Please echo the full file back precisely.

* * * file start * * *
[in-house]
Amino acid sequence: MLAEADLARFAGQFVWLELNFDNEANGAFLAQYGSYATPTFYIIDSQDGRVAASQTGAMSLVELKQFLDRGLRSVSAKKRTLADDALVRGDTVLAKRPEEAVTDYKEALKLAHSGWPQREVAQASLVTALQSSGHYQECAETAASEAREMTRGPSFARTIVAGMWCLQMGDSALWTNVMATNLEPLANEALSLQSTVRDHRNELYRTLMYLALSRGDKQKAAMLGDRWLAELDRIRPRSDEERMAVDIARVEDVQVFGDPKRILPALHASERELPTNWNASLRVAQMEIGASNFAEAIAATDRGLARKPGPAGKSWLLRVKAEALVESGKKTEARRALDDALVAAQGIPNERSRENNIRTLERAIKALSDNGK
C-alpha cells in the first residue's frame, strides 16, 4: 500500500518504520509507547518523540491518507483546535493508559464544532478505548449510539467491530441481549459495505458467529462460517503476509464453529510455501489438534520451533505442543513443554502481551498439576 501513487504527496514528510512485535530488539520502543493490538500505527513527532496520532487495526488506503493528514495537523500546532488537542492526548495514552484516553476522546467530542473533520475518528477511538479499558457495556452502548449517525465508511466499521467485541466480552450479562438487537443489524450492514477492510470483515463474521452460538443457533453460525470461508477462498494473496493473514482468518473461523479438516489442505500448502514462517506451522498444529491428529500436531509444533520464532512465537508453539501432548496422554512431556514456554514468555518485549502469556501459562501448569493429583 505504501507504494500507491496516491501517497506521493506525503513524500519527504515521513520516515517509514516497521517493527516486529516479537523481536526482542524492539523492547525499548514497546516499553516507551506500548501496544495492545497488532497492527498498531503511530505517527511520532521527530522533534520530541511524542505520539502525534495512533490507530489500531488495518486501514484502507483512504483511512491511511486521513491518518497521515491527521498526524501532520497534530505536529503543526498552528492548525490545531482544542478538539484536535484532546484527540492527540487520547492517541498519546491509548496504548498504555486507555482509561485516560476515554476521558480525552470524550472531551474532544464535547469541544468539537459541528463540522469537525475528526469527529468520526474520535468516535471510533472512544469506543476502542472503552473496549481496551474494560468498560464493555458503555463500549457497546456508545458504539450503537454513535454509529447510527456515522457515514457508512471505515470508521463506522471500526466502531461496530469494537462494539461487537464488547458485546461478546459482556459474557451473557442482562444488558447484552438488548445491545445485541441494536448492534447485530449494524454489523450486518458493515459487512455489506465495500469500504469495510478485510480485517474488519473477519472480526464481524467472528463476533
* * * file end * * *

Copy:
[in-house]
Amino acid sequence: MLAEADLARFAGQFVWLELNFDNEANGAFLAQYGSYATPTFYIIDSQDGRVAASQTGAMSLVELKQFLDRGLRSVSAKKRTLADDALVRGDTVLAKRPEEAVTDYKEALKLAHSGWPQREVAQASLVTALQSSGHYQECAETAASEAREMTRGPSFARTIVAGMWCLQMGDSALWTNVMATNLEPLANEALSLQSTVRDHRNELYRTLMYLALSRGDKQKAAMLGDRWLAELDRIRPRSDEERMAVDIARVEDVQVFGDPKRILPALHASERELPTNWNASLRVAQMEIGASNFAEAIAATDRGLARKPGPAGKSWLLRVKAEALVESGKKTEARRALDDALVAAQGIPNERSRENNIRTLERAIKALSDNGK
C-alpha cells in the first residue's frame, strides 16, 4: 500500500518504520509507547518523540491518507483546535493508559464544532478505548449510539467491530441481549459495505458467529462460517503476509464453529510455501489438534520451533505442543513443554502481551498439576 501513487504527496514528510512485535530488539520502543493490538500505527513527532496520532487495526488506503493528514495537523500546532488537542492526548495514552484516553476522546467530542473533520475518528477511538479499558457495556452502548449517525465508511466499521467485541466480552450479562438487537443489524450492514477492510470483515463474521452460538443457533453460525470461508477462498494473496493473514482468518473461523479438516489442505500448502514462517506451522498444529491428529500436531509444533520464532512465537508453539501432548496422554512431556514456554514468555518485549502469556501459562501448569493429583 505504501507504494500507491496516491501517497506521493506525503513524500519527504515521513520516515517509514516497521517493527516486529516479537523481536526482542524492539523492547525499548514497546516499553516507551506500548501496544495492545497488532497492527498498531503511530505517527511520532521527530522533534520530541511524542505520539502525534495512533490507530489500531488495518486501514484502507483512504483511512491511511486521513491518518497521515491527521498526524501532520497534530505536529503543526498552528492548525490545531482544542478538539484536535484532546484527540492527540487520547492517541498519546491509548496504548498504555486507555482509561485516560476515554476521558480525552470524550472531551474532544464535547469541544468539537459541528463540522469537525475528526469527529468520526474520535468516535471510533472512544469506543476502542472503552473496549481496551474494560468498560464493555458503555463500549457497546456508545458504539450503537454513535454509529447510527456515522457515514457508512471505515470508521463506522471500526466502531461496530469494537462494539461487537464488547458485546461478546459482556459474557451473557442482562444488558447484552438488548445491545445485541441494536448492534447485530449494524454489523450486518458493515459487512455489506465495500469500504469495510478485510480485517474488519473477519472480526464481524467472528463476533